New degrees of freedom can be optimized in mask shapes when the source is also adjustable, because required image symmetries can be provided by the source rather than the collected wavefront. The optimized mask will often consist of novel sets of shapes that are quite different in layout from the target IC patterns. This implies that the optimization algorithm should have good global convergence properties, since the target patterns may not be a suitable starting solution. We have developed an algorithm that can optimize mask and source without using a starting design. Examples are shown where the process window obtained is between 2 and 6 times larger than that achieved with standard RET methods. The optimized masks require phase shift, but no trim mask is used. Thus far we have only optimized 2D patterns over small fields (periodicities of approximately 1 micrometer or less). We also discuss mask optimization with fixed source, source optimization with fixed mask, and the re-targeting of designs in different mask regions to provide a common exposure level.
A double exposure technique, so called nano-stepping, was investigated to evaluate its benefit for very dense features to reduce line shortening, improve pattern fidelity and resolution capability. The technique involves relaxing the pitch of dense patterns in one dimension and filling in the missing patterns by exposing the same reticle again, offset by an appropriate amount. This method suffers only small throughput loss compared to conventional dual reticle exposure techniques. For 1D patterns, 100 nm lines and spaces can be printed with a 248 nm exposure tool and a half tone mask. Dense 2D contacts with various length to width ratios can be achieved with minimum distance to adjacent neighbors.
As product error budgets continue to shrink with decreasing ground rule, more attention is being paid to the effects of exposure tool lens aberrations. Interaction of the reticle pattern with the lens can cause both image placement shifts as well as variations of critical dimensions across the exposure field. A particularly subtle effect is the interaction of the reticle pattern orientation with lens aberrations. It can be shown that there is often a large difference in aberration-driven errors for patterns oriented differently relative to the lens axis. This paper develops the physical model behind this phenomenon as a function of pattern aspect ratio and orientation. Specific examines are given in reference to line width control and overlay for typical DRAM patterns, using both simulation and experimental dat. In addition, optimization schemes for pattern orientation are explored, as well as implications for practical implementation on exposure tools .We also show that pattern orientation can be optimized on a level-by- level basis to provide great benefit in CD and overlay error performance.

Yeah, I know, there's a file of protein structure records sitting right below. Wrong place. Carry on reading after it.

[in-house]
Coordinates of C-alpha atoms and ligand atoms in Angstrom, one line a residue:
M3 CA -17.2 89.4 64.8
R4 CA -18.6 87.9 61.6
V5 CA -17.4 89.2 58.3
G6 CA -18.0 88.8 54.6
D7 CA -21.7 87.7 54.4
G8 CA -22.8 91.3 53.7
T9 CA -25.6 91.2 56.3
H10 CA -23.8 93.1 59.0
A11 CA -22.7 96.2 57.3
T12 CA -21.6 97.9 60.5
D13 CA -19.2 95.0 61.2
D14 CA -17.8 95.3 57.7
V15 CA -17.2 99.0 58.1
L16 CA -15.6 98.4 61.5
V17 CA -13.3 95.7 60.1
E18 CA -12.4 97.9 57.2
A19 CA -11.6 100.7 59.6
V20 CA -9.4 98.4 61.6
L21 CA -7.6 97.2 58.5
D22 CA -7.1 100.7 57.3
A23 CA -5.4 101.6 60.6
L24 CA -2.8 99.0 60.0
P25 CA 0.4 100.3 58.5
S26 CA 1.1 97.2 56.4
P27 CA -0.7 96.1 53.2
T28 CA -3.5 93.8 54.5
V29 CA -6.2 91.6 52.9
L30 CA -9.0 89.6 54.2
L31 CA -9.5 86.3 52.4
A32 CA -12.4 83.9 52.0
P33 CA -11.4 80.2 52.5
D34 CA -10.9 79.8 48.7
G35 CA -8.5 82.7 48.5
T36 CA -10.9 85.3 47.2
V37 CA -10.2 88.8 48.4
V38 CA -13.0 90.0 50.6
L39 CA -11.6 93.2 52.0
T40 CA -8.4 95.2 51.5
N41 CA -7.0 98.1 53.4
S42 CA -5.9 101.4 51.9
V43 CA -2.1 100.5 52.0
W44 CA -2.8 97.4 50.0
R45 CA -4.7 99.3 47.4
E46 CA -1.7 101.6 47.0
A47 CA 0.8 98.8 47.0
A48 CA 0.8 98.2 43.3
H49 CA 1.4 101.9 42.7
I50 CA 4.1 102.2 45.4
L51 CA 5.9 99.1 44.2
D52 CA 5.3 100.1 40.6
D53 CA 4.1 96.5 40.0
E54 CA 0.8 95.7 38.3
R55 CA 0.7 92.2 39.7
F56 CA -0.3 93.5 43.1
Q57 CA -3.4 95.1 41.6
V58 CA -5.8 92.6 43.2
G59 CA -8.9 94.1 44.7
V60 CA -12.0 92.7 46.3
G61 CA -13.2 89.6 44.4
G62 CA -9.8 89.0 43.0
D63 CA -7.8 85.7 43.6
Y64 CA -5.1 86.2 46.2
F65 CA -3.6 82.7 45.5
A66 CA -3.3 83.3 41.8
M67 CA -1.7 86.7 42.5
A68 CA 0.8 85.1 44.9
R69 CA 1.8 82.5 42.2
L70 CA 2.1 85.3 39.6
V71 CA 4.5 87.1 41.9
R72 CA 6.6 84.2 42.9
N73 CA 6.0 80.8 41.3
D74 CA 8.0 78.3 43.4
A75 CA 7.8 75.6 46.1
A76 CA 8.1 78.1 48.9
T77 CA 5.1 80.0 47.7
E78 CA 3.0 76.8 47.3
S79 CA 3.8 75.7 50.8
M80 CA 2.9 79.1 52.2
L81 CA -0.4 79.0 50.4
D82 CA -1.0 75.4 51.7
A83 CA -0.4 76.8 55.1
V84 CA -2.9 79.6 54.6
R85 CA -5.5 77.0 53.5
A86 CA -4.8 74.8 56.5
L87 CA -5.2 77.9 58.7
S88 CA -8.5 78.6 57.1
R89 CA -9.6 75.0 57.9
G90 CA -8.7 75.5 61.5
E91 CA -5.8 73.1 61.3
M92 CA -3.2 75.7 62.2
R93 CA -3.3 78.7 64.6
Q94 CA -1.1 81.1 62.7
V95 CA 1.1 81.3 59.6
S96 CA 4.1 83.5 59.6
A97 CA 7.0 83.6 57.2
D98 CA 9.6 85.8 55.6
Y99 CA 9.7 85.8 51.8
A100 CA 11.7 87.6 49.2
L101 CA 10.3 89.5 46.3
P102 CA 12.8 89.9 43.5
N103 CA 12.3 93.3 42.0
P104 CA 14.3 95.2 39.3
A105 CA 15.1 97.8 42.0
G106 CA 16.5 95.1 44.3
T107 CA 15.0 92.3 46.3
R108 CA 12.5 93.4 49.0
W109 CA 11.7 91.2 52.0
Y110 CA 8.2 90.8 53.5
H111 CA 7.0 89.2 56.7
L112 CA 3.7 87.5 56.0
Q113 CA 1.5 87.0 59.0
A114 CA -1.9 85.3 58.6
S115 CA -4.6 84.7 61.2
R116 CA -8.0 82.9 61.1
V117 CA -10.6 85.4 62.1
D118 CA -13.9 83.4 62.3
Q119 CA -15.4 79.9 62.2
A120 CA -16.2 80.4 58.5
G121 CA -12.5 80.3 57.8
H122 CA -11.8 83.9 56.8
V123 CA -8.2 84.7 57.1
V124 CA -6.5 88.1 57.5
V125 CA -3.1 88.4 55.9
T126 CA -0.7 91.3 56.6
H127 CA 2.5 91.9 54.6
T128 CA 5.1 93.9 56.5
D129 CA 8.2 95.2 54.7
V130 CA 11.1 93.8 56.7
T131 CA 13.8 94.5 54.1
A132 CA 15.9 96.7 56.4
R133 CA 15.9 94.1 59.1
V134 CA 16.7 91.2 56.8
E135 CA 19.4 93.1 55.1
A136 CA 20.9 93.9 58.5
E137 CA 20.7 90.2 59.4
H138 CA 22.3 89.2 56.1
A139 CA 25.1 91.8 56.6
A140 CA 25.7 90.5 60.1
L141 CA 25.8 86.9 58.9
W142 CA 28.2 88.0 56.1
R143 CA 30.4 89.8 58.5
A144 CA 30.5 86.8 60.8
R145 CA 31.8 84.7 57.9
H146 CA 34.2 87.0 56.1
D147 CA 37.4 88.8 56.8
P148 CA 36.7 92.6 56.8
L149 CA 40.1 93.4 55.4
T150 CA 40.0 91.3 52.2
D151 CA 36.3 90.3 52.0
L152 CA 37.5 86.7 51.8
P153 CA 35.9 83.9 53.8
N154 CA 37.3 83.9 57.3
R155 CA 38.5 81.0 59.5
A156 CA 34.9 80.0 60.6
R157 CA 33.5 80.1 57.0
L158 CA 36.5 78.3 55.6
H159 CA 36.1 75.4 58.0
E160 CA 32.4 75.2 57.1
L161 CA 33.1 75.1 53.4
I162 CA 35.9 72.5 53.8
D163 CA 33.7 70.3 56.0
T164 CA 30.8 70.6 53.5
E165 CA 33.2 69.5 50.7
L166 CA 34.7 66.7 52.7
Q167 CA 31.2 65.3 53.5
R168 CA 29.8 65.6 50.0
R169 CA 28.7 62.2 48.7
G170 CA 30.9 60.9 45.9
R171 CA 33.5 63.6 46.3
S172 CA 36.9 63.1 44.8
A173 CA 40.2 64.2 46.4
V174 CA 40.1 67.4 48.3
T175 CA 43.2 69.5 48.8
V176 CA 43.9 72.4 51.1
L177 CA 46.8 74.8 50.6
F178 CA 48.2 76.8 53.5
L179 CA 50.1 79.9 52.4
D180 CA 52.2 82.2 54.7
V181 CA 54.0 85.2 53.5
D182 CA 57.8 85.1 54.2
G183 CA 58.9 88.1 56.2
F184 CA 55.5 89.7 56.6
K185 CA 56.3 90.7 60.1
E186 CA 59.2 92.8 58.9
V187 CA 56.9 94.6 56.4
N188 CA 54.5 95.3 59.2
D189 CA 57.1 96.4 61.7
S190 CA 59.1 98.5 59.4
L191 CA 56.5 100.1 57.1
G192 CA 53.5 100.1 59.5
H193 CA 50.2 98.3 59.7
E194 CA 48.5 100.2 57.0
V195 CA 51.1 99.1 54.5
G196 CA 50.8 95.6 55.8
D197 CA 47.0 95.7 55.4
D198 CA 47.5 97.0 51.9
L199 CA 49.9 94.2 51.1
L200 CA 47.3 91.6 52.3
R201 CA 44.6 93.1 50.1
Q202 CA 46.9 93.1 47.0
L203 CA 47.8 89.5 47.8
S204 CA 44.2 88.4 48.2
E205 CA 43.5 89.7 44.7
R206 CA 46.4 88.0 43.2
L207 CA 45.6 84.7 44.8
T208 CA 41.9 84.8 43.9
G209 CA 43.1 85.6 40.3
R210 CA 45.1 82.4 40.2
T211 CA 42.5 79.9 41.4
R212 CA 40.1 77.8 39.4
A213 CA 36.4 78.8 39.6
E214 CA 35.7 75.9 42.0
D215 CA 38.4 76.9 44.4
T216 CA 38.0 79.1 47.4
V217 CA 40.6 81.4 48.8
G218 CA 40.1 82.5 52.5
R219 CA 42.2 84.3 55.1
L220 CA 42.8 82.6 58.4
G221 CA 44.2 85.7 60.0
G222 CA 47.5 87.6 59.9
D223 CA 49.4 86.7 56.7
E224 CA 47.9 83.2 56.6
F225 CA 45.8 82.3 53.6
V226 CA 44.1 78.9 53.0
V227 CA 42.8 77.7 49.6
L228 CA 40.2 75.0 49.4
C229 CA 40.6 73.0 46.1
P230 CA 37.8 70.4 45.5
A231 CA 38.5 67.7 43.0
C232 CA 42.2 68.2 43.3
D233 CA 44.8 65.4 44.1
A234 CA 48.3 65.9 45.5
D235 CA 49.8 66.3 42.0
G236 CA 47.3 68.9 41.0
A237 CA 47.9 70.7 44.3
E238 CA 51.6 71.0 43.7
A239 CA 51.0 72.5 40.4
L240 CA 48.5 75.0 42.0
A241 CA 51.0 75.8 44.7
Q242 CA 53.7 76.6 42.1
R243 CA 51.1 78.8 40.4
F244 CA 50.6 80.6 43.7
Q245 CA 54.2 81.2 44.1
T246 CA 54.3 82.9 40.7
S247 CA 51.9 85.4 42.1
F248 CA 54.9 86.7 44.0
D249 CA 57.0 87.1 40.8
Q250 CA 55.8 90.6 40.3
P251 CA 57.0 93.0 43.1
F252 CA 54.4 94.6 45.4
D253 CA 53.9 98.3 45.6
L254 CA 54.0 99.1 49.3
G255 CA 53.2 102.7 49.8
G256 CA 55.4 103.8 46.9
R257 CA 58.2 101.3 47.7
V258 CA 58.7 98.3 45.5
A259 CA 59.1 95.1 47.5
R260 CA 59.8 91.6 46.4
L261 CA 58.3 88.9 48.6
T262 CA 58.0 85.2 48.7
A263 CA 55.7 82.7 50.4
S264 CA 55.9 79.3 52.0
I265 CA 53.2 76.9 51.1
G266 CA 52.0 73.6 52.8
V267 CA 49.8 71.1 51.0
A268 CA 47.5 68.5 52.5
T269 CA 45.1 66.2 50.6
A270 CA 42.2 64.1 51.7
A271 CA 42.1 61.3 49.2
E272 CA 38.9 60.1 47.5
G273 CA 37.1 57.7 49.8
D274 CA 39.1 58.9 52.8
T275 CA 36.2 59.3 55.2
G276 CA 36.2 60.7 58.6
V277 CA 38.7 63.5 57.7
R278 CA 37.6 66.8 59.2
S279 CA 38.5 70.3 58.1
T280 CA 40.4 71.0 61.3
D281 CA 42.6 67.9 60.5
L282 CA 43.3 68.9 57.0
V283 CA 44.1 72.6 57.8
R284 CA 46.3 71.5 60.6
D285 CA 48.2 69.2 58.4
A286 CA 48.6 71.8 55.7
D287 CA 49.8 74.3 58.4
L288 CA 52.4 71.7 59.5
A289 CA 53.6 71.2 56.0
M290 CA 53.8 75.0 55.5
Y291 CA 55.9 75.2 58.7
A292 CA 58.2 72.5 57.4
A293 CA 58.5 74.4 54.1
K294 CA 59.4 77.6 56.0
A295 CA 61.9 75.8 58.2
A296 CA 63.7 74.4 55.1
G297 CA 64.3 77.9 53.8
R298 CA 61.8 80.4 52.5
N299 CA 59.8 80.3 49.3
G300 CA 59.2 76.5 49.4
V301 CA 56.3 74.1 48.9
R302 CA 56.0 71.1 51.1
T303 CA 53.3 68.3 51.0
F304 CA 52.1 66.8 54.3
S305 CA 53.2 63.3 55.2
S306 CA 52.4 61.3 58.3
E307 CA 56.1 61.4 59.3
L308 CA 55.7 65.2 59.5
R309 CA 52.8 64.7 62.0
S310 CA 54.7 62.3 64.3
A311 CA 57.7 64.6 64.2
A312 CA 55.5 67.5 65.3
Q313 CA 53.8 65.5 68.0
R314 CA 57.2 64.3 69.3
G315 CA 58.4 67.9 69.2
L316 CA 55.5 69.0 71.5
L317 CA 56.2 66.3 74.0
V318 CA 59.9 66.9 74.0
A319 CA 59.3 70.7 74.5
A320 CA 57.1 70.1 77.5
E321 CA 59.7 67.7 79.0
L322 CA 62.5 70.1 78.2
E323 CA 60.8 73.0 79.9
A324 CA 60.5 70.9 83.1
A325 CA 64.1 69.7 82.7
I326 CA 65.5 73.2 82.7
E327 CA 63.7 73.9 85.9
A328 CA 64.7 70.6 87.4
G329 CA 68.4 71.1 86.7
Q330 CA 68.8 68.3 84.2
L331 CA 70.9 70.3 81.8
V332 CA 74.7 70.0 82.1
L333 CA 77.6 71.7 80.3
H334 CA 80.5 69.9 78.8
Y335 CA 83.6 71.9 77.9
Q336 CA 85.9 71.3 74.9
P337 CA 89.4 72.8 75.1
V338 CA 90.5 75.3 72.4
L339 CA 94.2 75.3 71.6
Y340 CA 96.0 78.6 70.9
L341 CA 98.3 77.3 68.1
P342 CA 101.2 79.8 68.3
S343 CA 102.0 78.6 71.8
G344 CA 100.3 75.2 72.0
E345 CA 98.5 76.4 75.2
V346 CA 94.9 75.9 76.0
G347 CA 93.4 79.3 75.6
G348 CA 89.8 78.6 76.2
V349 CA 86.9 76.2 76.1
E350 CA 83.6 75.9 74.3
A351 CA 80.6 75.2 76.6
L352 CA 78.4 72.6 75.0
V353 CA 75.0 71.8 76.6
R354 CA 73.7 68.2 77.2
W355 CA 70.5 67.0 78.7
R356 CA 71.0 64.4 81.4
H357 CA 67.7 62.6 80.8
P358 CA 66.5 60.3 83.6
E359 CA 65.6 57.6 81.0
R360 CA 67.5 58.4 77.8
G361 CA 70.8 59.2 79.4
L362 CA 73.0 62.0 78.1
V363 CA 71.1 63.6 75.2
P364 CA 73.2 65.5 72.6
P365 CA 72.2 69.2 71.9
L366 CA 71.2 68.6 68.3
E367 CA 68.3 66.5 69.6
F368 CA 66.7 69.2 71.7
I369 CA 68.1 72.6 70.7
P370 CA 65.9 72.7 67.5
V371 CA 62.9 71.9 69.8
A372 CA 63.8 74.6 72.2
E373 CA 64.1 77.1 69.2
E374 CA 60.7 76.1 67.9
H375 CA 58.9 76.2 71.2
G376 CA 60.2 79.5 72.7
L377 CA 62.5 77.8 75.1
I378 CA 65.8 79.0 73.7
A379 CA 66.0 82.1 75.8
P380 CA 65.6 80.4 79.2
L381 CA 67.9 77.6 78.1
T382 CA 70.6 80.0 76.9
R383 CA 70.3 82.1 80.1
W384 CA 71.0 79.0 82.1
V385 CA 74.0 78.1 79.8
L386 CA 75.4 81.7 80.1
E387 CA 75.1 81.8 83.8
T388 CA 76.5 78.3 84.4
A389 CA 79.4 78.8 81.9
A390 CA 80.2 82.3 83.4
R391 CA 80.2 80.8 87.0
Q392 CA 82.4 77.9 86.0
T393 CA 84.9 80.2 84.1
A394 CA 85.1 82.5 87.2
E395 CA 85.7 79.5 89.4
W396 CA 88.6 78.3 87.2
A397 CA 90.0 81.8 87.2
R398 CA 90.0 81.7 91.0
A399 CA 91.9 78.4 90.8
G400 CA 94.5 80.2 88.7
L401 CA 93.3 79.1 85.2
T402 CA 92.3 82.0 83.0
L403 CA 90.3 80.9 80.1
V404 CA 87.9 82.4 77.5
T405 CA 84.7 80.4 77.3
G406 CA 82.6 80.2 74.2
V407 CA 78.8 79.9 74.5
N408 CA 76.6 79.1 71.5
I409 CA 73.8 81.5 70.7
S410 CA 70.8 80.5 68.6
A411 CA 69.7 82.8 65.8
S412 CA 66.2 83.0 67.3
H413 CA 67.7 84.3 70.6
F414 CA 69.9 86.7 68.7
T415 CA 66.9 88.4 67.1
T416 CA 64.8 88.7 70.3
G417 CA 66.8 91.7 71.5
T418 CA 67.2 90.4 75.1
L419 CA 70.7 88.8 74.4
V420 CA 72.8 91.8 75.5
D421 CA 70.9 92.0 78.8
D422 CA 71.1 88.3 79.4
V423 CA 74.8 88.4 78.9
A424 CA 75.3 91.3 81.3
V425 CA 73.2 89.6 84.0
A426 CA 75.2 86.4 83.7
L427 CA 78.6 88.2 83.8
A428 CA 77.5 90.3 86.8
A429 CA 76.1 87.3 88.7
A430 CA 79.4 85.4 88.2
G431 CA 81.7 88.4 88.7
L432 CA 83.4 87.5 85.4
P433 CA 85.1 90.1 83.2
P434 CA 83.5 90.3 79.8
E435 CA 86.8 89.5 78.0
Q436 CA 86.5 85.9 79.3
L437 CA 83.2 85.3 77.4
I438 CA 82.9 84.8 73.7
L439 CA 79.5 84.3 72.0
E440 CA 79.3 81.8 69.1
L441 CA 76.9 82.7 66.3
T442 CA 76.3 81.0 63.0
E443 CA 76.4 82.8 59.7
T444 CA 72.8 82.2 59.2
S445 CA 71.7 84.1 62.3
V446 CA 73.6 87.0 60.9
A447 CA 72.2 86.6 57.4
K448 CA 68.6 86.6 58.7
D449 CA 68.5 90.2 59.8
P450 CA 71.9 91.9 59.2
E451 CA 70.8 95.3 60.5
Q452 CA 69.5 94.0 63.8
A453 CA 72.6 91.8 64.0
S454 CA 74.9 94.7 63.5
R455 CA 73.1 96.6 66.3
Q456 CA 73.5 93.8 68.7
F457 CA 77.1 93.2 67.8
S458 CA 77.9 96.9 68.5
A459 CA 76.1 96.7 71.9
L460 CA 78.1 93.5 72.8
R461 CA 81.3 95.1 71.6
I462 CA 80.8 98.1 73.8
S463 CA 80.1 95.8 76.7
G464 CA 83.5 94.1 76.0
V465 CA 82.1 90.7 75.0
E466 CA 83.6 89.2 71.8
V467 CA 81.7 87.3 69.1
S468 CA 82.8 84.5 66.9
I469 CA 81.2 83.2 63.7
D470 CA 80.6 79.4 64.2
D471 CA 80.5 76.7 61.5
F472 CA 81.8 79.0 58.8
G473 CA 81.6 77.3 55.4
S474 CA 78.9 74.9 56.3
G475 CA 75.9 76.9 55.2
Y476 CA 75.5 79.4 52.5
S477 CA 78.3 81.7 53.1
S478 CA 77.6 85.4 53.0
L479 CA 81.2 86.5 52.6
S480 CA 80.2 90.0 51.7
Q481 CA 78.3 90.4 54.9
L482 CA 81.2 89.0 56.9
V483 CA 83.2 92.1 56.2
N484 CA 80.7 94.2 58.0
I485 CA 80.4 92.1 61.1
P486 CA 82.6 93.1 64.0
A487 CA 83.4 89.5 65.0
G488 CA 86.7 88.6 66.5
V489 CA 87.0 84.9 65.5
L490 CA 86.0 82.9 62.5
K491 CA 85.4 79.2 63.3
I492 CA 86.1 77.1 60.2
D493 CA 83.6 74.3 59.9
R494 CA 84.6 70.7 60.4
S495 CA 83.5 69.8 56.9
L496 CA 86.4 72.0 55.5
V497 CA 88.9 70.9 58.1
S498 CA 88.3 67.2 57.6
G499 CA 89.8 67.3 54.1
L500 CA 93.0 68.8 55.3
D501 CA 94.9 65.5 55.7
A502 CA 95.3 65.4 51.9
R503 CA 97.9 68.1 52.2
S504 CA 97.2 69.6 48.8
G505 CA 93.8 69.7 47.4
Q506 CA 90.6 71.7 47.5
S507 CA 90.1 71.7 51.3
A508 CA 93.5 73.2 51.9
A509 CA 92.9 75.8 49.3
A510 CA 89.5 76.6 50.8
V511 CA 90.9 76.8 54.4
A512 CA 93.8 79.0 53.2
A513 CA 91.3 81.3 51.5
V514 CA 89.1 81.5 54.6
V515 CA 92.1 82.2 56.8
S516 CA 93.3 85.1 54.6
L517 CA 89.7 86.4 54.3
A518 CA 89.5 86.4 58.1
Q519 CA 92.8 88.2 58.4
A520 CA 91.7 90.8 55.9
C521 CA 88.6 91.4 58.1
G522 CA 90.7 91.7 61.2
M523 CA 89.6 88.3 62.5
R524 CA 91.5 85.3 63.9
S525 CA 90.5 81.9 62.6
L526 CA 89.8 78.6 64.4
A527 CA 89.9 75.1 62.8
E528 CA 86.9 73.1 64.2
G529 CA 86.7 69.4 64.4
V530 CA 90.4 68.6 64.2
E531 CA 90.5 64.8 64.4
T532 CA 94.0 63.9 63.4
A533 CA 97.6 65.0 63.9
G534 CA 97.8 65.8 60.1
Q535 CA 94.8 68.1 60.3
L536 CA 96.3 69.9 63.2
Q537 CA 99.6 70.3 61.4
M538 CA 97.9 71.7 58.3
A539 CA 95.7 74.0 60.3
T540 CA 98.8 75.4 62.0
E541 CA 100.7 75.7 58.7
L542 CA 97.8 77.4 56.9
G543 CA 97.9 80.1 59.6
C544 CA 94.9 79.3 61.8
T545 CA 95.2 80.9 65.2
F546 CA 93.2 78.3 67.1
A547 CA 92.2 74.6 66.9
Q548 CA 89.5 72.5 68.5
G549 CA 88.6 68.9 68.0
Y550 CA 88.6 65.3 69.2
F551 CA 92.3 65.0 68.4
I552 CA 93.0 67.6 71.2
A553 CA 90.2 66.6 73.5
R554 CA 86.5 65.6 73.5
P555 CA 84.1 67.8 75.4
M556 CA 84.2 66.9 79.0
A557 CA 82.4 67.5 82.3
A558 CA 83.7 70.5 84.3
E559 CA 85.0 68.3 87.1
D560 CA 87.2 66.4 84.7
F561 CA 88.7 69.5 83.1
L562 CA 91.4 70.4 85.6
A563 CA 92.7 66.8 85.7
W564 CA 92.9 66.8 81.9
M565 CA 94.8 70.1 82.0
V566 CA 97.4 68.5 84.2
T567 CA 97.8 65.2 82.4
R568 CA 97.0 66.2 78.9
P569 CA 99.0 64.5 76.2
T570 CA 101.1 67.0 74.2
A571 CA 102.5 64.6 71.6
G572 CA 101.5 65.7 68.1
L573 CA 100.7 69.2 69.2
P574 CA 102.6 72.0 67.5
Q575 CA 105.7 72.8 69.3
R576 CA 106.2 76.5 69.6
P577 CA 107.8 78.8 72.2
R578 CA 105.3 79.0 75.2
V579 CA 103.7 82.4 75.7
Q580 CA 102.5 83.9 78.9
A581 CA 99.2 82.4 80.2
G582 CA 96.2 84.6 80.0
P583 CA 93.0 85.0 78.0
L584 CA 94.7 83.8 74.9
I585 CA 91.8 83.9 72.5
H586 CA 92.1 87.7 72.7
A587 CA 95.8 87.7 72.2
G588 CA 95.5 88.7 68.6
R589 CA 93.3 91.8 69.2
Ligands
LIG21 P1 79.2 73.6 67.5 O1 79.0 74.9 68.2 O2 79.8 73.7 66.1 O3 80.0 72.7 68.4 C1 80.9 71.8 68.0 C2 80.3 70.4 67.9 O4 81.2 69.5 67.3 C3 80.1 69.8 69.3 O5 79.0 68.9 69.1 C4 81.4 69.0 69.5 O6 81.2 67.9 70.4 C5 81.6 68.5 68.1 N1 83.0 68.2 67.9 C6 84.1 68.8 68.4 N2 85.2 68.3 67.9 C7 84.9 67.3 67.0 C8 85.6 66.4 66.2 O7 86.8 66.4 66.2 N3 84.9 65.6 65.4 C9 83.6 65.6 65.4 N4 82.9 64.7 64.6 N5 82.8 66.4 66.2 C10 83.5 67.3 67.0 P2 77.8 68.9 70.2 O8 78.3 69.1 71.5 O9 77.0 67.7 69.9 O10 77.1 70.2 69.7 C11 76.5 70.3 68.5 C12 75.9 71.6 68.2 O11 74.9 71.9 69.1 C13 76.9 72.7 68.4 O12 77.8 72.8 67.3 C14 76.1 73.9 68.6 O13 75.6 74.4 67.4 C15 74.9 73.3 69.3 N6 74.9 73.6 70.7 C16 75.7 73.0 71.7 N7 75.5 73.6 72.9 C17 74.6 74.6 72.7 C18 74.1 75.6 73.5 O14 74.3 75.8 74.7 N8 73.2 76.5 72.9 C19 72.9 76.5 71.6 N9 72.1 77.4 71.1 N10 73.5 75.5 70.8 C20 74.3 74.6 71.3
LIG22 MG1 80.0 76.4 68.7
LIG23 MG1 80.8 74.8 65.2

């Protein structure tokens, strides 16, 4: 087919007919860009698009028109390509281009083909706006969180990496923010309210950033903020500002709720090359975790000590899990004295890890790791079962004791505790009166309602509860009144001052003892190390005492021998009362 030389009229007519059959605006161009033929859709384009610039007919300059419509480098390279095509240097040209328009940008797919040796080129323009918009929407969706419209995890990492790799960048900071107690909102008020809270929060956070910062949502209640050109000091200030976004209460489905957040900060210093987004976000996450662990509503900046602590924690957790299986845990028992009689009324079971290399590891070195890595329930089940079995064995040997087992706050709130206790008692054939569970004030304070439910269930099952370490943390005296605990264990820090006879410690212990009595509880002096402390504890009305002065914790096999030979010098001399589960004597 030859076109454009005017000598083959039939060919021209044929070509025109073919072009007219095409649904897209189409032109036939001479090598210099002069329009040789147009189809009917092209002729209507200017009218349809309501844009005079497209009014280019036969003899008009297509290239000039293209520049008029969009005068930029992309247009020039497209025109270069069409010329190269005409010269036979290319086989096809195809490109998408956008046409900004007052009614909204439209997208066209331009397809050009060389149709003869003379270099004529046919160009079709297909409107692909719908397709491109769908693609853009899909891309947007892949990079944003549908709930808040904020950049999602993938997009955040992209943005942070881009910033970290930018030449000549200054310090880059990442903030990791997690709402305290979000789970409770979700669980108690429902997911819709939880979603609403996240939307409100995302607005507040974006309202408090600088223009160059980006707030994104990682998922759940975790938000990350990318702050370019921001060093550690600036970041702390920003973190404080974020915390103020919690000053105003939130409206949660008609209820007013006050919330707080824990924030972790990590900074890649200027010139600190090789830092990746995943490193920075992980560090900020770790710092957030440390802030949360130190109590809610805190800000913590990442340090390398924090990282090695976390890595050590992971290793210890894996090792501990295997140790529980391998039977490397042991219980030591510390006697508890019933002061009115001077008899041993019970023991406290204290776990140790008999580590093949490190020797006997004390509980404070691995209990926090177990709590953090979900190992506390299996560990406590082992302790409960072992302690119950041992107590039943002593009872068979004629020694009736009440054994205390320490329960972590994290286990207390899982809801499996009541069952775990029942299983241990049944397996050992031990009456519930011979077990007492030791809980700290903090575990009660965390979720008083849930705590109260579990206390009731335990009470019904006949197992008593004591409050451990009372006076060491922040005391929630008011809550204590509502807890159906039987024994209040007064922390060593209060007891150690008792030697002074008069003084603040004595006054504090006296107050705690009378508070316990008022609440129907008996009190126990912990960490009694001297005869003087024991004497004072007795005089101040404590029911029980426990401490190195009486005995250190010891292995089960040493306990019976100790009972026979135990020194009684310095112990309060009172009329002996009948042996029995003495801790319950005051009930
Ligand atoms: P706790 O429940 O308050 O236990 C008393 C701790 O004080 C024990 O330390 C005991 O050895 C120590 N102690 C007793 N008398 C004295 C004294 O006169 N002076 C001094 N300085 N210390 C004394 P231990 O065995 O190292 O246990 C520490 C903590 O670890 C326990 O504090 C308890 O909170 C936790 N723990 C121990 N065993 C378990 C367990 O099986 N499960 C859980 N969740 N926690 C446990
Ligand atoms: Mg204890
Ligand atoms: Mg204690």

We combine lithographic simulation, experimental data and statistical modeling to build a predictive estimator of total device overlay. To generate accurate predictions of total overlay, we include error estimates on lens image placement, CD control, reticle and exposure tool alignment. Instead of combining these errors in ad hoc root sum square fashion to make overlay estimates, we construct a physical model of the device and metrology marker edge placement processes. The model comprehends the differential placement of metrology structures and device features due to lens and illumination system asymmetries and is therefore applicable to the evaluation of arbitrary illumination and pattern geometry conditions. Since we attempt to model the relative placement distribution of specific device features, the model produces overlay estimates that are directly relevant for device performance. The comparison of our total overlay estimate to device overlay sensitivity data allows a projection of the overlay related yield loss for a given device, process and tools et. Finally, our model allows the process engineer to made informative choices on the optimum error sources to pursue for improving overlay.